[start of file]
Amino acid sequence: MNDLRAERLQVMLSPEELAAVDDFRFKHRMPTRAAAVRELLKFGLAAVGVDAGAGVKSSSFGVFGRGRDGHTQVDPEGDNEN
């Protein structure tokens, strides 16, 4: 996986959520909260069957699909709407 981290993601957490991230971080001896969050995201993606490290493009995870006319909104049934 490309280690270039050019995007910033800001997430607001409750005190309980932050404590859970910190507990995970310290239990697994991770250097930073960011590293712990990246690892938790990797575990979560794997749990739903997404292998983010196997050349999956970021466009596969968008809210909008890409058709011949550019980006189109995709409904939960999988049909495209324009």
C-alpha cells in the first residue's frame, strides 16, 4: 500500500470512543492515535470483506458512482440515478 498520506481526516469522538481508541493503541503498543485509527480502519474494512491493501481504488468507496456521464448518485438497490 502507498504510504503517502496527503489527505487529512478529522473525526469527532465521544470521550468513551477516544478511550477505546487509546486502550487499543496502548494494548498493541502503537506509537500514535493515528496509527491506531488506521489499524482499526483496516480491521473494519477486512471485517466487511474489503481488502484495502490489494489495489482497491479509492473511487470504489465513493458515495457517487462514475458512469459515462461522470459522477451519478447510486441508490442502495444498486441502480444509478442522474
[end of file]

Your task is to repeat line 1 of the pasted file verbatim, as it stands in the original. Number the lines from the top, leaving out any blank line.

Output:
Amino acid sequence: MNDLRAERLQVMLSPEELAAVDDFRFKHRMPTRAAAVRELLKFGLAAVGVDAGAGVKSSSFGVFGRGRDGHTQVDPEGDNEN